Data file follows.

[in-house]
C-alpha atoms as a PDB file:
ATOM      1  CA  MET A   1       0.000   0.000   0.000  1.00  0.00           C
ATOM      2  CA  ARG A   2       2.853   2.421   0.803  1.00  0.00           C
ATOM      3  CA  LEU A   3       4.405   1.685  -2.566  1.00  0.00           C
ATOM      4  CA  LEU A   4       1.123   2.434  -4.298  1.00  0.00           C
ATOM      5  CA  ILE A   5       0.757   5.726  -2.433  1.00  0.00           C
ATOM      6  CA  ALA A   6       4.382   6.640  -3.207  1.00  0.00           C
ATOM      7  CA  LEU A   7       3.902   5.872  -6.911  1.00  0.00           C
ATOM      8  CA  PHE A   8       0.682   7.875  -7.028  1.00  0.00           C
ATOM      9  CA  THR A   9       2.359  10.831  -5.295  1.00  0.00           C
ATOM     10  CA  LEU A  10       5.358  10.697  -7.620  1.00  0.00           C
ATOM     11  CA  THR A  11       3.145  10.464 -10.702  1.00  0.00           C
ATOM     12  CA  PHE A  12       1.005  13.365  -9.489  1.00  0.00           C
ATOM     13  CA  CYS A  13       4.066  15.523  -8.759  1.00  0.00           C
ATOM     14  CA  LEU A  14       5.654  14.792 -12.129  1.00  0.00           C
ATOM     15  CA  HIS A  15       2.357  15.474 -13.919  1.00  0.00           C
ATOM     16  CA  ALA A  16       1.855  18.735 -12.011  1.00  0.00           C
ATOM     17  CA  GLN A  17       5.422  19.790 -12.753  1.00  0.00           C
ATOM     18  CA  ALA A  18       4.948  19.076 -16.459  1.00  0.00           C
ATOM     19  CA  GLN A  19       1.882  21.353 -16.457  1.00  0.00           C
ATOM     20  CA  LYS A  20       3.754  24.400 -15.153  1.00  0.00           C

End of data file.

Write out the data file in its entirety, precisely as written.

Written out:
[in-house]
C-alpha atoms as a PDB file:
ATOM      1  CA  MET A   1       0.000   0.000   0.000  1.00  0.00           C
ATOM      2  CA  ARG A   2       2.853   2.421   0.803  1.00  0.00           C
ATOM      3  CA  LEU A   3       4.405   1.685  -2.566  1.00  0.00           C
ATOM      4  CA  LEU A   4       1.123   2.434  -4.298  1.00  0.00           C
ATOM      5  CA  ILE A   5       0.757   5.726  -2.433  1.00  0.00           C
ATOM      6  CA  ALA A   6       4.382   6.640  -3.207  1.00  0.00           C
ATOM      7  CA  LEU A   7       3.902   5.872  -6.911  1.00  0.00           C
ATOM      8  CA  PHE A   8       0.682   7.875  -7.028  1.00  0.00           C
ATOM      9  CA  THR A   9       2.359  10.831  -5.295  1.00  0.00           C
ATOM     10  CA  LEU A  10       5.358  10.697  -7.620  1.00  0.00           C
ATOM     11  CA  THR A  11       3.145  10.464 -10.702  1.00  0.00           C
ATOM     12  CA  PHE A  12       1.005  13.365  -9.489  1.00  0.00           C
ATOM     13  CA  CYS A  13       4.066  15.523  -8.759  1.00  0.00           C
ATOM     14  CA  LEU A  14       5.654  14.792 -12.129  1.00  0.00           C
ATOM     15  CA  HIS A  15       2.357  15.474 -13.919  1.00  0.00           C
ATOM     16  CA  ALA A  16       1.855  18.735 -12.011  1.00  0.00           C
ATOM     17  CA  GLN A  17       5.422  19.790 -12.753  1.00  0.00           C
ATOM     18  CA  ALA A  18       4.948  19.076 -16.459  1.00  0.00           C
ATOM     19  CA  GLN A  19       1.882  21.353 -16.457  1.00  0.00           C
ATOM     20  CA  LYS A  20       3.754  24.400 -15.153  1.00  0.00           C